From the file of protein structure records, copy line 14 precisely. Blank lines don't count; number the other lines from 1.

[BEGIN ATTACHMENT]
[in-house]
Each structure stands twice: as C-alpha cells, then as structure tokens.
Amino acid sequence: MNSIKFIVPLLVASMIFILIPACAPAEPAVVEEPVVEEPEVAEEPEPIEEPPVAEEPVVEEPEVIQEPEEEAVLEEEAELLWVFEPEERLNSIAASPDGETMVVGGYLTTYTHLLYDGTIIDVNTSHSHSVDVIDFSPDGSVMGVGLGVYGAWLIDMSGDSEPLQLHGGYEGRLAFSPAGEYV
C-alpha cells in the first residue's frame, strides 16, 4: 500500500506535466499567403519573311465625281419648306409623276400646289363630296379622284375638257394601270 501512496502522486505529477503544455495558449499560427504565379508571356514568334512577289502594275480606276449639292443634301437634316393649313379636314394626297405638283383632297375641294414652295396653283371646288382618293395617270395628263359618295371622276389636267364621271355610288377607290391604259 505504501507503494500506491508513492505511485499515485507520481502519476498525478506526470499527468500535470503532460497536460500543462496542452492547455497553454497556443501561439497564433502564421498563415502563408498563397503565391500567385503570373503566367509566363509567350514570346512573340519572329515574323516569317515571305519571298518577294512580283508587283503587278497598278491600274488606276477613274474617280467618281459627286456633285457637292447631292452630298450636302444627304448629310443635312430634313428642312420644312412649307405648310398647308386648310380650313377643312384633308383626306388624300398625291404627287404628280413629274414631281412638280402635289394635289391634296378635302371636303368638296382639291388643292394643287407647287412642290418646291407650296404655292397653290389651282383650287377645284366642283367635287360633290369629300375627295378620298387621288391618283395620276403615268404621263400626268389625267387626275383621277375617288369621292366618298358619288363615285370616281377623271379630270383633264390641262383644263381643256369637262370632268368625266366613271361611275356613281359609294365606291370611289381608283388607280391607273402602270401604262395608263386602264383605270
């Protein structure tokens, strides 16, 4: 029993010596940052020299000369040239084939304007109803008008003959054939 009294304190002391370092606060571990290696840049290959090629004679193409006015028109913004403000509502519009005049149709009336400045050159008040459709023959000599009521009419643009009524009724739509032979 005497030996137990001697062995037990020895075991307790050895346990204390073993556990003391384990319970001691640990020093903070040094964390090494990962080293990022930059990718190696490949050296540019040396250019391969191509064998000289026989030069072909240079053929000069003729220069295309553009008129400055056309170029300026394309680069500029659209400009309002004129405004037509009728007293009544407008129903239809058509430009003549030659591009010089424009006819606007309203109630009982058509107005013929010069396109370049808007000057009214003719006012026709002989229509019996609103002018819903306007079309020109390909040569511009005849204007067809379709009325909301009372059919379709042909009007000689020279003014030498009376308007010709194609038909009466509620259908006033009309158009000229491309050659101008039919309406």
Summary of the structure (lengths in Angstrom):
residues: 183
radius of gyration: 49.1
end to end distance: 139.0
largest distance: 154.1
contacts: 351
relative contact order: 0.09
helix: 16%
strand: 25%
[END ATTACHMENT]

strand: 25%